Jan Tucker, Trevor Belcher
Can technology be the link to bridge the gap between student/faculty well-being and engagement?
Jan Tucker1, Trevor Belcher2
1PhD, DBA Faculty, Columbia Southern University, Alabama, United States
2PhD, Assistant Dean Education, St. John Fisher College, New York, United States
This article explores creative, technology-based options to support student, staff, and faculty wellness while focusing on engaging and connecting with students. While not exhaustive, the information presented provides an opportunity to share ideas and engage in conversation for those struggling to find ways to maintain well-being while keeping students engaged in the learning process.
Keywords: technology-based, student engagement, faculty well-being, social connections
The COVID pandemic has highlighted the human need for social connections for both mental and physical well-being. For many students, faculty, and staff, the pandemic has exasperated social connections as many communal activities now happen at a distance. Office work and classroom study are now being conducted from home in a type of virtual isolation. Social and sporting events are happening without fans in the stands. Faculty meetings, conferences, training sessions, and graduation events have all been relegated to virtual meetings via Zoom or similar platforms. The shift to online learning/distance education brings additional challenges for those who are new to the online education space and those already established in distance learning pre-pandemic. During the COVID pandemic, resources had to be quickly diverted, technology had to be upgraded, and communication methods had to be changed with little strategic pre-planning. While most of those in the education realm were already using technology before COVID, we are now finding ourselves using it differently. The rapid shift to only online instruction has strained faculty, students, and administration resources as they try to circumnavigate the new normal.
Navigating the enormous amount of emails and phone calls, the influx of requests for additional office hours, and rapidly developing live synchronous sessions have stressed many in the education space beyond comfortable limits. Additionally, those engaged in distance learning pre-pandemic must contend with on the fly schedule adjustments and competing demands for resources such as computer and Internet bandwidth. Many instructors were already holding virtual office hours and offering live tutoring sessions via phone, Zoom, Skype, or other collaboration tools. However, as competing demands factored in, faculty and staff began to see their schedules being changed rapidly with very little notice. Online faculty are used to advising students using video conferencing tools. Many institutions have instituted technology-based communication systems, so it might seem that there is no room for additional technology implementation. As an industry, online education has been focused on the process tools necessary to deliver online instruction. We must also consider how these same tools can foster engagement and well-being for both the faculty and the students.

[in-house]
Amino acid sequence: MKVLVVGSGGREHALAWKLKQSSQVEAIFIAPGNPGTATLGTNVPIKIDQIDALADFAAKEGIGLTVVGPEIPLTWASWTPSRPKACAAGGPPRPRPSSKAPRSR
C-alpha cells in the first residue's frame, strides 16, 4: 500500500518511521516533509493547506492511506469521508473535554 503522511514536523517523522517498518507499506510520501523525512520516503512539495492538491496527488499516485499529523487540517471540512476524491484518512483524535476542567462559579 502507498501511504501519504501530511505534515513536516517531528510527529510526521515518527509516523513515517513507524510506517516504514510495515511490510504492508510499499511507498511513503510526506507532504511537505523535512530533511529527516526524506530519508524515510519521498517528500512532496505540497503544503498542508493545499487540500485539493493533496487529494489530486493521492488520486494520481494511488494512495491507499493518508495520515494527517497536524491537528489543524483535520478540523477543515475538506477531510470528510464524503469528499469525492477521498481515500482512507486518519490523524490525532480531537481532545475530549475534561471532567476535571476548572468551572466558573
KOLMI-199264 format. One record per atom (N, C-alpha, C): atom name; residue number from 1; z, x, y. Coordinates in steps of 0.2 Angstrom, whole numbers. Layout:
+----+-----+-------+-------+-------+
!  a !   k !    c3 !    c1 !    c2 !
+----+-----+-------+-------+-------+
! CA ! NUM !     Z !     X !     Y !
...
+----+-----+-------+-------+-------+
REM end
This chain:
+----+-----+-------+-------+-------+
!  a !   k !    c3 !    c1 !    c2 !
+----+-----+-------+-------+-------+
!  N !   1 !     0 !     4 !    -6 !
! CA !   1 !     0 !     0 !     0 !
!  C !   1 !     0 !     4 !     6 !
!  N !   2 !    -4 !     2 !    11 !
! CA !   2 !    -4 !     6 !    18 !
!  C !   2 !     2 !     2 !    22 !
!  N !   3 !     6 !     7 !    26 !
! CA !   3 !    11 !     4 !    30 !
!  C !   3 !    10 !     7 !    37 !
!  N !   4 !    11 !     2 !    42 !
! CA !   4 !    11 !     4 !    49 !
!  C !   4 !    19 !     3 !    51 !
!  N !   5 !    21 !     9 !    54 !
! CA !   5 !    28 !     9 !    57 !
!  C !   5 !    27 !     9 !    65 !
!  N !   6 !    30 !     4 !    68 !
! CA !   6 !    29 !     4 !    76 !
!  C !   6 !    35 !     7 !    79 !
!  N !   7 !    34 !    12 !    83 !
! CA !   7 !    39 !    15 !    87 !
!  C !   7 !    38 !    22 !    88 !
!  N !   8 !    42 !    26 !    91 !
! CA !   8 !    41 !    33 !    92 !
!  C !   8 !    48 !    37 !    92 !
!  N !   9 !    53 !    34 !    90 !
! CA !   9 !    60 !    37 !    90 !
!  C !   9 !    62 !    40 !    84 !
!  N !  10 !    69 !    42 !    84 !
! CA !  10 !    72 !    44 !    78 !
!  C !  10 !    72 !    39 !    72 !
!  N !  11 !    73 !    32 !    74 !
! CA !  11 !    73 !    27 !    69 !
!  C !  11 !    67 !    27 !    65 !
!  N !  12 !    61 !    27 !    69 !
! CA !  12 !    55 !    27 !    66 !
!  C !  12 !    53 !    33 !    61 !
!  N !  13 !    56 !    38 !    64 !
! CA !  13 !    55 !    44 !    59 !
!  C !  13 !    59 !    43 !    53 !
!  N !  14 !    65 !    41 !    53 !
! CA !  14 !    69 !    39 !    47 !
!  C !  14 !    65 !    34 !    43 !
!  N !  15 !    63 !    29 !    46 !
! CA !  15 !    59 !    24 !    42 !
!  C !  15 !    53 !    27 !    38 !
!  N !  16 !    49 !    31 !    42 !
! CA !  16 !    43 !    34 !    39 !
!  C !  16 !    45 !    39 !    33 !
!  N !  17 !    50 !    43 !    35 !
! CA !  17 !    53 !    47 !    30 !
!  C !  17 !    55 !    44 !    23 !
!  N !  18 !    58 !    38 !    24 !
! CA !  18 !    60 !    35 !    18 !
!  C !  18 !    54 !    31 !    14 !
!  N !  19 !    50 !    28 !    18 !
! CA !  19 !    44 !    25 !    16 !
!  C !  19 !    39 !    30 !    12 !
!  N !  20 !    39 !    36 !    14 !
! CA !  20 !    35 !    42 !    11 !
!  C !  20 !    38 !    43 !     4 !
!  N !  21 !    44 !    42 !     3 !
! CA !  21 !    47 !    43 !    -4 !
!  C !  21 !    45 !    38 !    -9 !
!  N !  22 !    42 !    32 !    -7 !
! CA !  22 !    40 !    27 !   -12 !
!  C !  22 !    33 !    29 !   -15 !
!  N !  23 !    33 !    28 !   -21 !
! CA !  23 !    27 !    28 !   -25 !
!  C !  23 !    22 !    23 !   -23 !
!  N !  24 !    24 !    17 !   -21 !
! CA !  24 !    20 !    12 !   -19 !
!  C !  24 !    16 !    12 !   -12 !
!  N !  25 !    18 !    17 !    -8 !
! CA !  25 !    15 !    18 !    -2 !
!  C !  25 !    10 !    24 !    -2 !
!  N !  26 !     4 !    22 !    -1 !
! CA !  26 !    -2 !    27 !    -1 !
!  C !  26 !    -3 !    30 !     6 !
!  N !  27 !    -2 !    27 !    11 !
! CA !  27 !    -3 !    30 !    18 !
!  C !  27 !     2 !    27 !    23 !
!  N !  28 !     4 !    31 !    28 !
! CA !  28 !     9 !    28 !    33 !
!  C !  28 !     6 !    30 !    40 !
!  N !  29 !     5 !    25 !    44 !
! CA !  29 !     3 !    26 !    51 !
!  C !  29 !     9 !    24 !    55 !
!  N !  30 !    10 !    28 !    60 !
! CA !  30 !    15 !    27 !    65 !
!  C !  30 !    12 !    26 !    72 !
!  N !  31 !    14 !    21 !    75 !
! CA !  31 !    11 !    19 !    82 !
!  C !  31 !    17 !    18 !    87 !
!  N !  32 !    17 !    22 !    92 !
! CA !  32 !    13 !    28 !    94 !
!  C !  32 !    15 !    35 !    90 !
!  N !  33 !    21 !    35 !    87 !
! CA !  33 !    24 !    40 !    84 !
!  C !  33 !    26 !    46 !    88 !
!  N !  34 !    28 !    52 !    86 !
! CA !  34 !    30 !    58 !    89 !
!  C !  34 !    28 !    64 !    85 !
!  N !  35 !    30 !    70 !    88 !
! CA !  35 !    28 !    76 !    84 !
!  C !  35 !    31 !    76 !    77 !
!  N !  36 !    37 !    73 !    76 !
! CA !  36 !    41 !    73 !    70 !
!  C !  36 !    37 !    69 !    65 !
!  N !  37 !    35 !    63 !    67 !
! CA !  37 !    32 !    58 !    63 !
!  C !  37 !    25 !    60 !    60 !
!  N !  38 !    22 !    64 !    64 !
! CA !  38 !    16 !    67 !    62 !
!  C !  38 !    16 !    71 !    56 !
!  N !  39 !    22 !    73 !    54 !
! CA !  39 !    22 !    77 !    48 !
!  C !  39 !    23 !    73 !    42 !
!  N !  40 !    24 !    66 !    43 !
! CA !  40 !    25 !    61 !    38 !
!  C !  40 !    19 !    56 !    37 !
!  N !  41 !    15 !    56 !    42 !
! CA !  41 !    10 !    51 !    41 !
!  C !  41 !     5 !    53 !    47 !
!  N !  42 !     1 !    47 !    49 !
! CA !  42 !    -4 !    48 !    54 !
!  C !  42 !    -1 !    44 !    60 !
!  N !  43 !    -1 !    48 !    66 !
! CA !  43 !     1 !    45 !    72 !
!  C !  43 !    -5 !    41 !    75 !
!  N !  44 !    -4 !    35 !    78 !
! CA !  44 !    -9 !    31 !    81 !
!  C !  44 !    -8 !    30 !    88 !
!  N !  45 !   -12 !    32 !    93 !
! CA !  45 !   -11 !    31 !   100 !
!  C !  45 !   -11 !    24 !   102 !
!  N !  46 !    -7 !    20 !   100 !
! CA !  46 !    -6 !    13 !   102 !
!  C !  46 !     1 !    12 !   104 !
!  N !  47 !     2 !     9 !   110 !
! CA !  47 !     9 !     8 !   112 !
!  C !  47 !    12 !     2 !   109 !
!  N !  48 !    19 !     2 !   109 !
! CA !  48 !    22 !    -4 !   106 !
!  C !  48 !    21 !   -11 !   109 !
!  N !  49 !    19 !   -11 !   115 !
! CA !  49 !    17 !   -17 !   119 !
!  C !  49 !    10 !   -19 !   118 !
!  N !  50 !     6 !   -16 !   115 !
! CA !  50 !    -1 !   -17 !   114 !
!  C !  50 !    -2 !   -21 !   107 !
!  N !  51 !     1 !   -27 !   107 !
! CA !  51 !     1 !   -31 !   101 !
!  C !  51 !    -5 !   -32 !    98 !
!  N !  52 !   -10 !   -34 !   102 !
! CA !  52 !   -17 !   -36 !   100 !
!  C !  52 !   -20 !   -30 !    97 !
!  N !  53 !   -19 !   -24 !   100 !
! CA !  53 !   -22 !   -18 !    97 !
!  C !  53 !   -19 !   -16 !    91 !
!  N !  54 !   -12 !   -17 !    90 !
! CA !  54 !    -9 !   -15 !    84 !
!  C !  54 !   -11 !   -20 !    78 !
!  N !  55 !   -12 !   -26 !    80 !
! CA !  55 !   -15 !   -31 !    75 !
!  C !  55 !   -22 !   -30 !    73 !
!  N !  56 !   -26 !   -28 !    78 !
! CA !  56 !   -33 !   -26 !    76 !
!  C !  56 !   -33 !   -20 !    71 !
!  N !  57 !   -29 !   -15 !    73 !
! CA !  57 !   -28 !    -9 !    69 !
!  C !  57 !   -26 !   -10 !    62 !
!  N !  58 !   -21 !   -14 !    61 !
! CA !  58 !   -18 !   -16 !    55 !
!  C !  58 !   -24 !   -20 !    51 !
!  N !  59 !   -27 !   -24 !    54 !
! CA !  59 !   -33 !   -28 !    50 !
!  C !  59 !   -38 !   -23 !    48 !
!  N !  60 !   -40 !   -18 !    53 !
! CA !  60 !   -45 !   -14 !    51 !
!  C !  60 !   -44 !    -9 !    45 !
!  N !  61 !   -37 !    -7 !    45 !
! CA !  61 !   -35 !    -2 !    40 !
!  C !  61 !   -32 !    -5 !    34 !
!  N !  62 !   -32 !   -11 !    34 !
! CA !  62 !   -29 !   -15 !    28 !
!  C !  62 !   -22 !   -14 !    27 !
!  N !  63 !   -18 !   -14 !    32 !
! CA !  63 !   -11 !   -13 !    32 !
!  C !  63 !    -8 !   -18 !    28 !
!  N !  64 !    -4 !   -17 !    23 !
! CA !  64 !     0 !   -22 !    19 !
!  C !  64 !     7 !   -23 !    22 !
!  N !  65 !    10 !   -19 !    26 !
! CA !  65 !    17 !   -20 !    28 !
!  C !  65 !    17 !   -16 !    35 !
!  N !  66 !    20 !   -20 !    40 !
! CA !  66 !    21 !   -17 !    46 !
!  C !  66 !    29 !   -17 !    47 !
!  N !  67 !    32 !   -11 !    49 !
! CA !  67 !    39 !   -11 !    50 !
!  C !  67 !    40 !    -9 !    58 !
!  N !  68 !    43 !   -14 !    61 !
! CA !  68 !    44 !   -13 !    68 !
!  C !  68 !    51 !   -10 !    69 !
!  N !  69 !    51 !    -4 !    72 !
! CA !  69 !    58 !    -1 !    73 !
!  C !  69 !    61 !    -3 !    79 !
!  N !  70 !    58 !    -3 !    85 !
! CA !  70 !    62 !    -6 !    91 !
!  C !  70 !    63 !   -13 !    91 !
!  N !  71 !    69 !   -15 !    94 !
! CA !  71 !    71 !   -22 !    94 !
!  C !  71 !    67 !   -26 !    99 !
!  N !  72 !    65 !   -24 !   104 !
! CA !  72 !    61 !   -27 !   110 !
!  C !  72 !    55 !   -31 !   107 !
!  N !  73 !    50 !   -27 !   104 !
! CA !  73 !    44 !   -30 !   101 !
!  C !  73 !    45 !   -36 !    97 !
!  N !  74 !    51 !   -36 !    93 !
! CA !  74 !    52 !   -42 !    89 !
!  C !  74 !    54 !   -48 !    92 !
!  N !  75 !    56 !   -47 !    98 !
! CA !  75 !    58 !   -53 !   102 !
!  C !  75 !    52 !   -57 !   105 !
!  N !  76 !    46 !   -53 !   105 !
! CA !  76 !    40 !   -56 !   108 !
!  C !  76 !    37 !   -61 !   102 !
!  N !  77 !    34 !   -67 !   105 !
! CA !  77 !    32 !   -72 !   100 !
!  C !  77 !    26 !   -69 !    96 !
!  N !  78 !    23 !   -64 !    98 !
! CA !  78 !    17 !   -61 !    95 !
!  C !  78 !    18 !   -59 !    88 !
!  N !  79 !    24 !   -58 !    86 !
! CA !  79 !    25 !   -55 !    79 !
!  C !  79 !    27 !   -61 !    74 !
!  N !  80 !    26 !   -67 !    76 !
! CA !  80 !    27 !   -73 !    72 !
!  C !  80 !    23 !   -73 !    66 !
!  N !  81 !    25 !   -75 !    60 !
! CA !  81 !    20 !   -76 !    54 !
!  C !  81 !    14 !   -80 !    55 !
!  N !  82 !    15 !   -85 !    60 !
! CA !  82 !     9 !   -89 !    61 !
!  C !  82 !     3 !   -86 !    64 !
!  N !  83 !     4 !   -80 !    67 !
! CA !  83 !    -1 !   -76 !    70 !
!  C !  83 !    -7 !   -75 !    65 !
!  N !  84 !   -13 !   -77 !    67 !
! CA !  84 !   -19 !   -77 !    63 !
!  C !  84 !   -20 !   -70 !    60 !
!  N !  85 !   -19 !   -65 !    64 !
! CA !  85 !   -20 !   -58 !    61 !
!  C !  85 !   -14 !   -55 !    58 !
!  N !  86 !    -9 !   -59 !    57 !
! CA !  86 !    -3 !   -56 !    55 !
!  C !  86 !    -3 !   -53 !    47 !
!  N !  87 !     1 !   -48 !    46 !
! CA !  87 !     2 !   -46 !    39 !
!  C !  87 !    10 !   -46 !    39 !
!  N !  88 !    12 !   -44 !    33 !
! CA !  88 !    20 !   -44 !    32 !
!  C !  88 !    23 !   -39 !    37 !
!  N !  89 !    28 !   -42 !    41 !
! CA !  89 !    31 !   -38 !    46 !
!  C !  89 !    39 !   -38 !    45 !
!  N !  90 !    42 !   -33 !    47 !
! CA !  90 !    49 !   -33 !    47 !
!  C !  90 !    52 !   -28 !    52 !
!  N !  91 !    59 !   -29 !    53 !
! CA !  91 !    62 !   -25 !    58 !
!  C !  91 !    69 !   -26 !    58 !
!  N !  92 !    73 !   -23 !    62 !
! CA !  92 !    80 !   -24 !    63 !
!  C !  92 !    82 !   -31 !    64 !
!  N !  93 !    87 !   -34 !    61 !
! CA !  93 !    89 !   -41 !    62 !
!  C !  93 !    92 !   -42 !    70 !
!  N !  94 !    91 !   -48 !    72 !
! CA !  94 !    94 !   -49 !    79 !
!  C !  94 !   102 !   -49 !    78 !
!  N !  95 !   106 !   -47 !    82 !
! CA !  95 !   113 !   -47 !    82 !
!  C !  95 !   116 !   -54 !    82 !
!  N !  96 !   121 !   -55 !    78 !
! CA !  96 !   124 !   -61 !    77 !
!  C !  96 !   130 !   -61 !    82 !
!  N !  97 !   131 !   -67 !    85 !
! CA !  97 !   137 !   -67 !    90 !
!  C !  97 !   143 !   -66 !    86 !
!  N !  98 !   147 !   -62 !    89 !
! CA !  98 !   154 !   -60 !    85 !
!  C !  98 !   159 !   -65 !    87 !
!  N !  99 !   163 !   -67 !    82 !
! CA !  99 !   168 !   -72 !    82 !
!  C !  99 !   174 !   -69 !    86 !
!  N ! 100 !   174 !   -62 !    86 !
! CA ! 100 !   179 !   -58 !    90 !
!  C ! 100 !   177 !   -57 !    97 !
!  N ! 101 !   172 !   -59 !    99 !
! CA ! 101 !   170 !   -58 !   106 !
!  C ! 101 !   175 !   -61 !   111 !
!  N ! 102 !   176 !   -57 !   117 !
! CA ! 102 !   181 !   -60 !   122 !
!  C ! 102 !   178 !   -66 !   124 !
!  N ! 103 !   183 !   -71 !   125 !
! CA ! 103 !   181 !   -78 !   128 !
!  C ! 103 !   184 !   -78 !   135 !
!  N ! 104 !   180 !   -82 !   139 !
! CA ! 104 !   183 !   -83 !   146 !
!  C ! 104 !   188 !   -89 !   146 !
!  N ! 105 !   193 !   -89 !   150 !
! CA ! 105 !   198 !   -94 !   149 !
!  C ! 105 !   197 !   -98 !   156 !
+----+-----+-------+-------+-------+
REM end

Students attend college for a myriad of reasons. Beyond the potential financial and career progression rewards, they also want to experience new social situations. College allows students to connect with their peers and faculty while finding ways to relate to and apply the content of their courses in their day to day lives. Students want to see how the classes they are taking (and the concepts they are learning in those courses) will help them progress in their academic and professional careers while also building networking and social connections. The question becomes, how can we, as course facilitators, help fill this social connection gap online while fostering student well-being and maintaining our health and well-being? We know that many technologies are available that are designed to help bridge these classroom connections, but figuring out where to start can be challenging. This article explores technology alternatives to support student, staff, and faculty wellness, encourage student engagement, and promote a sense of connection with students. The information presented in this article offers an opportunity to share best practices and engage in conversation for those struggling to find new ideas in the online environment while also maintaining their health and well-being.